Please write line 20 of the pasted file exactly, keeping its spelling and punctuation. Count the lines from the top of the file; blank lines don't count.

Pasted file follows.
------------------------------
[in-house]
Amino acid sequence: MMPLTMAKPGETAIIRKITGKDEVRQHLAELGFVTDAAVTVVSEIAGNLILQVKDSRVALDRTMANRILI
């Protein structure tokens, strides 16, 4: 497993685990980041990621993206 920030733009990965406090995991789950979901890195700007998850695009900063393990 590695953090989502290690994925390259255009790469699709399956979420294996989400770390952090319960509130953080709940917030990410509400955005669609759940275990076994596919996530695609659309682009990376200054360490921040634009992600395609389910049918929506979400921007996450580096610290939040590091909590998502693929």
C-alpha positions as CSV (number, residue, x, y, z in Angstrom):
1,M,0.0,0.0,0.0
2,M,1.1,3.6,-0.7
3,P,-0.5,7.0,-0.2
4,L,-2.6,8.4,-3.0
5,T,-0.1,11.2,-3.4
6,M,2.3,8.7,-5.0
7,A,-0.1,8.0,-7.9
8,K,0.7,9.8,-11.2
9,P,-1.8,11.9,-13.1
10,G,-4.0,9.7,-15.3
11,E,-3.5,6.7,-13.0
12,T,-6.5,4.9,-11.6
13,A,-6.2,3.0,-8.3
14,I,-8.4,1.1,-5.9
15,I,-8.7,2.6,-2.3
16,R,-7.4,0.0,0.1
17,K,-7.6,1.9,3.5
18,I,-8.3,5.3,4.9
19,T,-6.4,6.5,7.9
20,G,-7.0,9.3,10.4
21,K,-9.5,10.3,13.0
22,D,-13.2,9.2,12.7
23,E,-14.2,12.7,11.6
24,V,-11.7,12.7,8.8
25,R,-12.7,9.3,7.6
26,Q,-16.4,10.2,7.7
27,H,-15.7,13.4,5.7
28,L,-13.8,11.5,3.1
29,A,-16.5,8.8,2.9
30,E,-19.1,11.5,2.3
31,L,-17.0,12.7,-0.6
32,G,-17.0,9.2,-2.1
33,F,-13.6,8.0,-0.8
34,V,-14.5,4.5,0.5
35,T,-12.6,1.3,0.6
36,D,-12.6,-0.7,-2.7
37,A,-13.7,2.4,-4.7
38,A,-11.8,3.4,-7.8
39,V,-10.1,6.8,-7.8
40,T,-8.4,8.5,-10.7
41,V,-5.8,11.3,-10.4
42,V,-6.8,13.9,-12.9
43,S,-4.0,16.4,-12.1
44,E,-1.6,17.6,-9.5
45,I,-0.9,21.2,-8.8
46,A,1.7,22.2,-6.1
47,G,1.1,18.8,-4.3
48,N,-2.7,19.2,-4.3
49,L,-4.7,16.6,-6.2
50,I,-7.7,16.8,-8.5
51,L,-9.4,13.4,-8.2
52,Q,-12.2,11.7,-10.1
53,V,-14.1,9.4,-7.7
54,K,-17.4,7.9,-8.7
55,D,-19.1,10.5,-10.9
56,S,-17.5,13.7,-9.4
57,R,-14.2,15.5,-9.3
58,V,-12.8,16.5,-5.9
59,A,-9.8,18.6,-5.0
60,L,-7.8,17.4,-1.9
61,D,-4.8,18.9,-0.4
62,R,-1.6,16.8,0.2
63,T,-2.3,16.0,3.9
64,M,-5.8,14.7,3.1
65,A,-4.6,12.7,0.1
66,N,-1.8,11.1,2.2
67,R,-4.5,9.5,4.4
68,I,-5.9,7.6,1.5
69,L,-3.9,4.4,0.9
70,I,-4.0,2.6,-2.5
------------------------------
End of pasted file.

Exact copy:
16,R,-7.4,0.0,0.1